Central banks decided they had no choice but to resort to drastic measures to prevent their economies from falling back into recession and avoid deflation. So they brought interest rates down to near zero – or lower in some cases – and began a policy of quantitative easing. As part of QE, they injected money directly into the financial system by buying assets such as government bonds to prevent market interest rates from rising.

Once on this path, they could no longer stop and risk jeopardizing a soft recovery.

Investors, of course, knew this and became emboldened to pay ever higher prices for financial assets because central banks were unwilling – unable! — let the markets fail. Central banks knew they were stuck. They pleaded with governments to take some responsibility, to no avail. European Central Bank President Christine Lagarde has openly pushed for a looser fiscal policy. Then-Federal Reserve Chairman Ben S. Bernanke was “so aggressive on the monetary policy side” due to a lack of fiscal stimulus, said Philip Orlando, chief equity strategist at Federated Investors. Inc., to Bloomberg News in 2016.

As the pandemic spread, central banks had no choice but to step on the QE accelerator. The collective balance sheet assets of the Fed, ECB, Bank of Japan and Bank of England have grown from around 10% of their countries’ combined gross domestic product in 2007 to around 35% at the start of 2020. , according to data from Bloomberg. They reached 59% at the peak at the end of 2021.

The pandemic has forced governments to finally loosen their belts. The combination has led to an undeniable speculative frenzy in the markets. Crypto in particular has soared. But all of these fads must end, as evidenced by the bankruptcy of Sam Bankman-Fried’s crypto empire last week and the downward spiral of Bitcoin, which has collapsed 75% since its peak a year ago.

Governments are reverting to austerity in the face of rising prices. Just ask Liz Truss, whose time as UK Prime Minister was among the shortest in history after the bond market balked at her stimulus proposals. And central banks are tightening monetary policy and reducing the money supply to fight inflation rates that haven’t been this high since the early 1980s.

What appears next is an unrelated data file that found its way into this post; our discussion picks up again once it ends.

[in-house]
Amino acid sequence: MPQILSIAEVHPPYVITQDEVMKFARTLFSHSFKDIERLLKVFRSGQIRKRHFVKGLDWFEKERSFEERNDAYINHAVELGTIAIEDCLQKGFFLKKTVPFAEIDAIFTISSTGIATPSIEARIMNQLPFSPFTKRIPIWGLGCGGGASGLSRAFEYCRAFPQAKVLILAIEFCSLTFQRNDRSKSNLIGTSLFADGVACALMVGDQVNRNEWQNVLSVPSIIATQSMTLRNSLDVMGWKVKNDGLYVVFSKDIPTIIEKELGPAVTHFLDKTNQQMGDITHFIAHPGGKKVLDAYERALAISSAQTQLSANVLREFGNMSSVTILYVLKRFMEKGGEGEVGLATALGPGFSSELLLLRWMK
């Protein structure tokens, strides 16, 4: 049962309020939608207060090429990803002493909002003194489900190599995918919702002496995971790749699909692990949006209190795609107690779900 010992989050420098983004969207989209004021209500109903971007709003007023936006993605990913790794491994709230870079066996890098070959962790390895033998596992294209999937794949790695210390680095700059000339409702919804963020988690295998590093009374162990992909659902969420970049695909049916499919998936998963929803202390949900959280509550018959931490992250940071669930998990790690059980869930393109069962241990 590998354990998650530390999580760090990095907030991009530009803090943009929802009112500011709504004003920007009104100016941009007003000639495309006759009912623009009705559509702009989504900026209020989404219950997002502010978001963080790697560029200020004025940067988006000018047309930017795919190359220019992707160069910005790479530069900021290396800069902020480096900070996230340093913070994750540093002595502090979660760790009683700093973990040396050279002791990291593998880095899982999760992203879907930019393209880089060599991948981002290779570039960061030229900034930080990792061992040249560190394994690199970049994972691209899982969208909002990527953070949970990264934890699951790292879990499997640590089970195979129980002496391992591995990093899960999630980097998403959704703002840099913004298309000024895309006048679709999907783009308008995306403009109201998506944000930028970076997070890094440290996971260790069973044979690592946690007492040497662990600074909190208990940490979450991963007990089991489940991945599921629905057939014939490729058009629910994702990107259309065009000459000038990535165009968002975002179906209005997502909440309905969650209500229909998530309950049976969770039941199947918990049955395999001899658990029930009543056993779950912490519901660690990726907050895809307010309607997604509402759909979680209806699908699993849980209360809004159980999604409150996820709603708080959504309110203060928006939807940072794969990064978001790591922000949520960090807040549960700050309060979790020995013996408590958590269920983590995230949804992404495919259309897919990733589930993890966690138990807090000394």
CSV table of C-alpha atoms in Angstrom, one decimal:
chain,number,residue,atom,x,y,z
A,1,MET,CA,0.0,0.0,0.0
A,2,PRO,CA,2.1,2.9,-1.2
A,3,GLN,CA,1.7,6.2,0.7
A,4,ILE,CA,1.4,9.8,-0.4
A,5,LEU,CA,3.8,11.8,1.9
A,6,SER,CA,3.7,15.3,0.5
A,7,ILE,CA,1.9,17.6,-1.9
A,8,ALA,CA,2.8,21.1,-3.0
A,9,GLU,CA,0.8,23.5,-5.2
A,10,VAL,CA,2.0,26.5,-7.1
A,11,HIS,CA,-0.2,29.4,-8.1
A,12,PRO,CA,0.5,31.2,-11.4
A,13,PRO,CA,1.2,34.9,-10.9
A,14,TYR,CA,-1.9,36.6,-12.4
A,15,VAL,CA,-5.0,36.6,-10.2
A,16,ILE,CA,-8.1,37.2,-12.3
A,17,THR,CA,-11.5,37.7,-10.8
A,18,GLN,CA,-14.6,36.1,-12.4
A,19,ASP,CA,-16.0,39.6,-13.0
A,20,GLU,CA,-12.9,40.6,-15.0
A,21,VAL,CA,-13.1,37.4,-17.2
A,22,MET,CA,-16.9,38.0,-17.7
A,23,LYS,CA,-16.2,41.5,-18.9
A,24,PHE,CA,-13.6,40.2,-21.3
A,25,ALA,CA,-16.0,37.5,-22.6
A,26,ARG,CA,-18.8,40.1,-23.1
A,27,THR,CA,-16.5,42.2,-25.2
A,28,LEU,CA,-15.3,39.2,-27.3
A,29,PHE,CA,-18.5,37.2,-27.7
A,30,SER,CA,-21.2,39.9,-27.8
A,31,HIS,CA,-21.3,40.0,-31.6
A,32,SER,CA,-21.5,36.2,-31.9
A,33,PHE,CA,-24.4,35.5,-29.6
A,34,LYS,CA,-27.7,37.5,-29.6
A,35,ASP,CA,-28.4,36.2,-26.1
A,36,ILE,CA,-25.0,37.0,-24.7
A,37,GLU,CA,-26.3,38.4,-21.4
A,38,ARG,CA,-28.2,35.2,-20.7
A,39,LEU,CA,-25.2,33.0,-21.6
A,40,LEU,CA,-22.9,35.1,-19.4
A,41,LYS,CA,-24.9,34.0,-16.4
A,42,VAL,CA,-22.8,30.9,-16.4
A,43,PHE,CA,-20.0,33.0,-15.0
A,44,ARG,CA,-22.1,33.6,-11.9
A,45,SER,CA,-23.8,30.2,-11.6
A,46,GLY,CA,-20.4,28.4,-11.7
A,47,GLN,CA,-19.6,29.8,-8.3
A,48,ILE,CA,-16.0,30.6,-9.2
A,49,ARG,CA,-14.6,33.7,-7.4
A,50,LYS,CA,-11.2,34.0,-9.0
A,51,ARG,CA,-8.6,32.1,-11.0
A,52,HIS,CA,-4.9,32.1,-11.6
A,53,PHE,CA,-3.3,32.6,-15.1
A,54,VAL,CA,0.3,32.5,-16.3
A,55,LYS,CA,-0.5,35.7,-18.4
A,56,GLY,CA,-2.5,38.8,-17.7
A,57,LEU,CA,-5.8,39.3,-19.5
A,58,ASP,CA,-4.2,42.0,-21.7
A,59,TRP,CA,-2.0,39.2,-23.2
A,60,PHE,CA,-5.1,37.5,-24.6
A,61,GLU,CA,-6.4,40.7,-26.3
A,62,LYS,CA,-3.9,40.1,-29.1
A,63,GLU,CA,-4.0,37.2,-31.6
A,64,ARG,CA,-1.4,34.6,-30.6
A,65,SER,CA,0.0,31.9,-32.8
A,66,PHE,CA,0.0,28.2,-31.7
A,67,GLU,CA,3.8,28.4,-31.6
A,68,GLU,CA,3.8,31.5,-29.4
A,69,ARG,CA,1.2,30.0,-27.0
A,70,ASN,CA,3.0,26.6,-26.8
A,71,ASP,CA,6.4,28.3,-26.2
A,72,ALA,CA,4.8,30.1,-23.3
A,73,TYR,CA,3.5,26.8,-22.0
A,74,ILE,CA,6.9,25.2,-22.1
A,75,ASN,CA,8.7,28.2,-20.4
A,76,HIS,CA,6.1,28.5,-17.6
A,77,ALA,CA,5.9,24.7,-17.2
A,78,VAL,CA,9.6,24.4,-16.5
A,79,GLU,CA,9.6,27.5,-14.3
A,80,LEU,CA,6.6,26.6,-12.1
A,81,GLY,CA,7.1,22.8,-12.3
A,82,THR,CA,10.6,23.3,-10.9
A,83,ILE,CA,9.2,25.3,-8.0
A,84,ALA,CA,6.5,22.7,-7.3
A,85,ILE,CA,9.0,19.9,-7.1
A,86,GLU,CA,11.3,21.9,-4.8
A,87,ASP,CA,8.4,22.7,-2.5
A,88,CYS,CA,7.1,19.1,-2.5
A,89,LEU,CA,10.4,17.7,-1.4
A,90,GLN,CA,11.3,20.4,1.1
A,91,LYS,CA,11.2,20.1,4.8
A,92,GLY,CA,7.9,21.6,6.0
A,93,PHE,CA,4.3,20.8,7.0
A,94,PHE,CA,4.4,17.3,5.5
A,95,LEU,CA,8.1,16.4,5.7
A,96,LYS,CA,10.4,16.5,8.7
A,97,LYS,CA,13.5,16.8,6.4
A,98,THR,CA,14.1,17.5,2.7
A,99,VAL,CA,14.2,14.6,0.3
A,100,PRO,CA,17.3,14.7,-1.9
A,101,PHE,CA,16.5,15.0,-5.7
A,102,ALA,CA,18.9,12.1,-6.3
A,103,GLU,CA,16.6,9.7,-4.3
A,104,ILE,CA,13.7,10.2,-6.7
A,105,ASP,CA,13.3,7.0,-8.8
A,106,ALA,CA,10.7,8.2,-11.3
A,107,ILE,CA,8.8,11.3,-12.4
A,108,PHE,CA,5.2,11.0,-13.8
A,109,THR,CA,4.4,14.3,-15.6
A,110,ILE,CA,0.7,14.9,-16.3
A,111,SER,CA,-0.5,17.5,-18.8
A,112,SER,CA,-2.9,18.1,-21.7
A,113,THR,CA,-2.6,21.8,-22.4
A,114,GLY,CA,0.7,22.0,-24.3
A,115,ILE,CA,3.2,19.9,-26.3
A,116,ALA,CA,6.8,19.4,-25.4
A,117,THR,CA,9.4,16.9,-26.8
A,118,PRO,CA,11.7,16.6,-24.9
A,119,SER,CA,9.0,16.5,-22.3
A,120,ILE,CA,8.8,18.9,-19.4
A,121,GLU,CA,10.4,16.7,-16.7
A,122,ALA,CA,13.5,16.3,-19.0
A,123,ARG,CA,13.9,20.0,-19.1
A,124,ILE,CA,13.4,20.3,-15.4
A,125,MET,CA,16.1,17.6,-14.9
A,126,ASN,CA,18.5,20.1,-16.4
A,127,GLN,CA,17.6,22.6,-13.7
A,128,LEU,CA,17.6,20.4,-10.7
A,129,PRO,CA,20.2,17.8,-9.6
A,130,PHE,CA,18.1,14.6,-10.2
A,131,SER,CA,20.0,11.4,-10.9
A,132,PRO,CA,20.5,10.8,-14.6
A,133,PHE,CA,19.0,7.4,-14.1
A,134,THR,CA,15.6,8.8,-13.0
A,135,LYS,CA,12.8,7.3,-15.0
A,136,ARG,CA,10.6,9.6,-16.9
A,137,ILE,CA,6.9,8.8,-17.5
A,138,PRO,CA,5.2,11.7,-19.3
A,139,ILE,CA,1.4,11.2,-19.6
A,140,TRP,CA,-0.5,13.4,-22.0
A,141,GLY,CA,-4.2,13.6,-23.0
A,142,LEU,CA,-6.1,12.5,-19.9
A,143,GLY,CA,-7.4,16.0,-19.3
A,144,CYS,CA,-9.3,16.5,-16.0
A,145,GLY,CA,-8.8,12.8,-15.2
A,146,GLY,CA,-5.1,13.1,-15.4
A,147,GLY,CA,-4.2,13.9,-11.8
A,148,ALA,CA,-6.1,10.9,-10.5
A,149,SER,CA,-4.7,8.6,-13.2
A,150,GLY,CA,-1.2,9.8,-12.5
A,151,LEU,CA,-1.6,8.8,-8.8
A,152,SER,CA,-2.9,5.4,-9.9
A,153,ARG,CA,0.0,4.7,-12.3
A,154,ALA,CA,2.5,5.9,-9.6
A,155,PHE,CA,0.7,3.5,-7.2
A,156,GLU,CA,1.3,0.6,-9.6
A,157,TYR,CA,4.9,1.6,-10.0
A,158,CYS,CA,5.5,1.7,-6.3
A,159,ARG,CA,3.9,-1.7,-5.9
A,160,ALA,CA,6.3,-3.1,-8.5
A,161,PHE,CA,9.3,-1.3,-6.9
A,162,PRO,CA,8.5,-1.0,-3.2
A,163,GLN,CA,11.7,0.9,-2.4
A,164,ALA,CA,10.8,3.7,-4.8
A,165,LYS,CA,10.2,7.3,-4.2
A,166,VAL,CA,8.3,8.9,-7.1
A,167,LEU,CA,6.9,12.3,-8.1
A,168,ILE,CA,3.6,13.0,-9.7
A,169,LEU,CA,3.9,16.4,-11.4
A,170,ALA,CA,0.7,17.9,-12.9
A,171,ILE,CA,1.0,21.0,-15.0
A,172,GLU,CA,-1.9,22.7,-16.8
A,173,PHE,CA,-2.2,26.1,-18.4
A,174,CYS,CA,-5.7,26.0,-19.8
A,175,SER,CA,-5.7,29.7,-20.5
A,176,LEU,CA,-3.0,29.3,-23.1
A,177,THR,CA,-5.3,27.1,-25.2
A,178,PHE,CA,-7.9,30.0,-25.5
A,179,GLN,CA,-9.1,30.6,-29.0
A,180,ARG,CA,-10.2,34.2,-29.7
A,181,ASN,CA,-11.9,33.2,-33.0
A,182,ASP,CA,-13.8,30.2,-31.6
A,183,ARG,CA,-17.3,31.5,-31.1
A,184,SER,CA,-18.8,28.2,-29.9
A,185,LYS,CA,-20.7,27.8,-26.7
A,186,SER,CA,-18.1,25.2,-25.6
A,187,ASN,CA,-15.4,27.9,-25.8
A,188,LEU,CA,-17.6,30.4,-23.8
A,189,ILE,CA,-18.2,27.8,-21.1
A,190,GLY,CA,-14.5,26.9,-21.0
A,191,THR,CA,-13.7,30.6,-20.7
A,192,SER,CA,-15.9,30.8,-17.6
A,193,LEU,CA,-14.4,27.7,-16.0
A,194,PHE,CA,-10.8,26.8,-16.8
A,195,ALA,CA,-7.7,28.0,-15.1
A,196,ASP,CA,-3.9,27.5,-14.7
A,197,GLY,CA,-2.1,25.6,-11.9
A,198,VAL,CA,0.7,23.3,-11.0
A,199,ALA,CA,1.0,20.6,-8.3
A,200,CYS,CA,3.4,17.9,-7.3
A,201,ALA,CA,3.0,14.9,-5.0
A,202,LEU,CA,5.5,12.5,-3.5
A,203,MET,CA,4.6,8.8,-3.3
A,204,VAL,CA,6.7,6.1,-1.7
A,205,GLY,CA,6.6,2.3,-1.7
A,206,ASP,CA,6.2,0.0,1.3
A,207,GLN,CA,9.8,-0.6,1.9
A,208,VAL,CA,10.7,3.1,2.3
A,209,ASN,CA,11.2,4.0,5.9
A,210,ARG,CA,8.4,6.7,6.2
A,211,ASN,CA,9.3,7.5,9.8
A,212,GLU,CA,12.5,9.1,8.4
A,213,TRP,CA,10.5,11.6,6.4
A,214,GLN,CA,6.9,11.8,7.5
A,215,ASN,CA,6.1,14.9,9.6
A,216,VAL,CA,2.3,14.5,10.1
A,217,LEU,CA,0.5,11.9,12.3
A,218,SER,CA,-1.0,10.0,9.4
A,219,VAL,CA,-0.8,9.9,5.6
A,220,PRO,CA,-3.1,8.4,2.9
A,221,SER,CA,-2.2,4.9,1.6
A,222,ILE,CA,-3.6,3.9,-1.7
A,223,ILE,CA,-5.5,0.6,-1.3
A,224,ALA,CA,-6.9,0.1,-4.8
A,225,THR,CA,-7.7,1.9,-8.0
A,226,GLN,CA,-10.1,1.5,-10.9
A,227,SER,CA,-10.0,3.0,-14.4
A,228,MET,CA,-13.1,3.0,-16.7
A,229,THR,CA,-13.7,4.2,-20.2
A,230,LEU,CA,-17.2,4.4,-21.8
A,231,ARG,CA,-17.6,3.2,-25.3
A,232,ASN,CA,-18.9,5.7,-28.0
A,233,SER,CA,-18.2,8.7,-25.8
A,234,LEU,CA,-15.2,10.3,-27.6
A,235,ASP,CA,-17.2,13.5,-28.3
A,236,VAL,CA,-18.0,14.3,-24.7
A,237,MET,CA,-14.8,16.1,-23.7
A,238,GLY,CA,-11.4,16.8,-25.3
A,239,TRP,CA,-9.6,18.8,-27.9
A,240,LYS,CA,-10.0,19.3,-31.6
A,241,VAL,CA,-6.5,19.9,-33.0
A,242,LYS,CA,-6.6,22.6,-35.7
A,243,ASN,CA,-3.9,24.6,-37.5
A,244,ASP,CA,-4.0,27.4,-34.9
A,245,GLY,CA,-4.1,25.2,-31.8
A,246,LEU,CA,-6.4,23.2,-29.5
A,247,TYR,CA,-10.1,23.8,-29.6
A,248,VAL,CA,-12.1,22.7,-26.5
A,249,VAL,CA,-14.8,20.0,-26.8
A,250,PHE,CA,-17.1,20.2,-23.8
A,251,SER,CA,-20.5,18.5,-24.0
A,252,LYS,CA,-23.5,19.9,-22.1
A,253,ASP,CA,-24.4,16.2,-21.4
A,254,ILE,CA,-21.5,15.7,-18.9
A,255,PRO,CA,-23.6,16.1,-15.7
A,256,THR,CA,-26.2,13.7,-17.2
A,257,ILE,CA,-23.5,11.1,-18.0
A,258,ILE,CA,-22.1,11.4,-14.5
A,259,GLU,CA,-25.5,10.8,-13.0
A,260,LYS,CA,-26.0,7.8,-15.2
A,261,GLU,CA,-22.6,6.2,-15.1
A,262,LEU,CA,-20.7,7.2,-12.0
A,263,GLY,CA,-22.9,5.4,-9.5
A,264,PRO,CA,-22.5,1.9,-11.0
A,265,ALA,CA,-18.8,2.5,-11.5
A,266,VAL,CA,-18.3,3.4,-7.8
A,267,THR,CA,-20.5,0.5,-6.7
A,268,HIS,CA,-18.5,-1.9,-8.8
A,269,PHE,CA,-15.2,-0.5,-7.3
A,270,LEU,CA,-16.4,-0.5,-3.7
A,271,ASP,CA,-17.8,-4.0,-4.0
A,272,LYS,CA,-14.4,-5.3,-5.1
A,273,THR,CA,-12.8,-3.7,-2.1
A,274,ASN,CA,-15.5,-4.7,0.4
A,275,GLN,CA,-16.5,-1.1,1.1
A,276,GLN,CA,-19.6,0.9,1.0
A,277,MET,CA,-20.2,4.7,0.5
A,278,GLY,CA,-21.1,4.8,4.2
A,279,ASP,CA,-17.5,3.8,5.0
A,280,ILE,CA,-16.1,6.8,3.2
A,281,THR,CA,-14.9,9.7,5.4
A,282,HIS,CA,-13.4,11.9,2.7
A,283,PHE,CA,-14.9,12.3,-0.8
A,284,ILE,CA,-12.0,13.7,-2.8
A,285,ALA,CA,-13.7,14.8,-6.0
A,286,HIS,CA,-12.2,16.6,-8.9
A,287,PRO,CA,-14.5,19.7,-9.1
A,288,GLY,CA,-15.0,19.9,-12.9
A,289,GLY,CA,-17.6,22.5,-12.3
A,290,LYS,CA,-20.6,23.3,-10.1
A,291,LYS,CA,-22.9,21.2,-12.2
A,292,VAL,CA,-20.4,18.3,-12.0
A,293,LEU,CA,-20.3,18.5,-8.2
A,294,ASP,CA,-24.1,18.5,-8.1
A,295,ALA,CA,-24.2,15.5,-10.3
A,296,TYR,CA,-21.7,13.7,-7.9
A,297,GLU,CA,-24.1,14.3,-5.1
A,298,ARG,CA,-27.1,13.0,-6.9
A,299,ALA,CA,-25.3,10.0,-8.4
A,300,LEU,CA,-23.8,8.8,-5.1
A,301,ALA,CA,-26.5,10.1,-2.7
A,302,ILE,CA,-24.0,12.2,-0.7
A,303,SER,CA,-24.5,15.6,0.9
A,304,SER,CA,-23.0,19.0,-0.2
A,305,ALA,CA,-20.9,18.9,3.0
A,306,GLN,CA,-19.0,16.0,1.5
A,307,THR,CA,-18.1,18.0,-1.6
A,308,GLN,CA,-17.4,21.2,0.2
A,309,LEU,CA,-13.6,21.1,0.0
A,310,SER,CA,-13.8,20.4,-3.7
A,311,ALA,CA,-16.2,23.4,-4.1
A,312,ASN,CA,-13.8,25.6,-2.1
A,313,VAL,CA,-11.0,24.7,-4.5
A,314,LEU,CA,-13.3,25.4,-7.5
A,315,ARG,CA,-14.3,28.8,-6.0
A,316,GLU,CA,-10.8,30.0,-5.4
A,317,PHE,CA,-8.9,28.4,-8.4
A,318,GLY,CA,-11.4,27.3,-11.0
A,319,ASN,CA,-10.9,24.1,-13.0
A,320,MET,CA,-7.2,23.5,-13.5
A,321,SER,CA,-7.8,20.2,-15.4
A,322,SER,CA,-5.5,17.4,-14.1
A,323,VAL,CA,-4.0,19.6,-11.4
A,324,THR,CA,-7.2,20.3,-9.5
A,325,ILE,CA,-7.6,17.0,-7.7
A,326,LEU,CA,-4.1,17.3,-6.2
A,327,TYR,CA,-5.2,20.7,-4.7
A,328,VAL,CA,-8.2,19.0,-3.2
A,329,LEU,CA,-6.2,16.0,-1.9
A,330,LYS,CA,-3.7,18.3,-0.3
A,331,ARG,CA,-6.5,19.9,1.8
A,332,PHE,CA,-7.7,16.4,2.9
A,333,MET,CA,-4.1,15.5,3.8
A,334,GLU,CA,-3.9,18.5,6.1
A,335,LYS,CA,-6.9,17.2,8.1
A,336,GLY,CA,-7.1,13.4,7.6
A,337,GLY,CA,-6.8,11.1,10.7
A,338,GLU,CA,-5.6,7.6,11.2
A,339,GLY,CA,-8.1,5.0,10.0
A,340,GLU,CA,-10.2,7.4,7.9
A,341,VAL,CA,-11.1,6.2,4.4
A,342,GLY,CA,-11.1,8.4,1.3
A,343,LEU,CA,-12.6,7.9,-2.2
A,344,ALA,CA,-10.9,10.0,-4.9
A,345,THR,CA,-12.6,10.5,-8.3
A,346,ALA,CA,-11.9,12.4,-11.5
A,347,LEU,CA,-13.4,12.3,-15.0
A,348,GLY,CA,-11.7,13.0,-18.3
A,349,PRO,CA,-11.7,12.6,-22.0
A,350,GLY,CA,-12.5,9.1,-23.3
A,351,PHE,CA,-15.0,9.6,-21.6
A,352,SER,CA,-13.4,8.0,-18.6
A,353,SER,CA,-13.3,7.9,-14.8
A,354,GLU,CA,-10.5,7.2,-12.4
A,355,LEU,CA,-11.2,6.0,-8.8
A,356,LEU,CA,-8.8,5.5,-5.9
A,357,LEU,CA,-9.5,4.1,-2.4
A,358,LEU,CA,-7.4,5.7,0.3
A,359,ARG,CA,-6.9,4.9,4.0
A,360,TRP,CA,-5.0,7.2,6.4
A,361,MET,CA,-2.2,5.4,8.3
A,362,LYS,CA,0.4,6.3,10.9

This is not to say that governments and central banks were wrong to act quickly and vigorously to support their economies and the global financial system. Imagine the alternative if they hadn’t. We could have looked at economic Armageddon. On the contrary, the speculative frenzies of the past decade that peaked during the pandemic and are causing so much financial pain today probably could have been avoided if central banks had not been forced to do all the heavy lifting in the decade following the financial crisis. Perhaps if the fiscal authorities had done their part at the time, the central bank’s quantitative easing programs could have been much more restrained, which would have helped contain the bubbles. This is the real lesson learned from all of this. More from Bloomberg’s opinion:

• FTX is a feature, not a bug, of financial innovation: Aaron Brown

• The Far West of crypto claims another victim: Lionel Laurent

• Crypto can survive FTX’s possible demise: Tyler Cowen

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This column does not necessarily reflect the opinion of the Editorial Board or of Bloomberg LP and its owners.

Robert Burgess is the editor of Bloomberg Opinion. Previously, he was Global Editor of Financial Markets for Bloomberg News.

More stories like this are available at bloomberg.com/opinion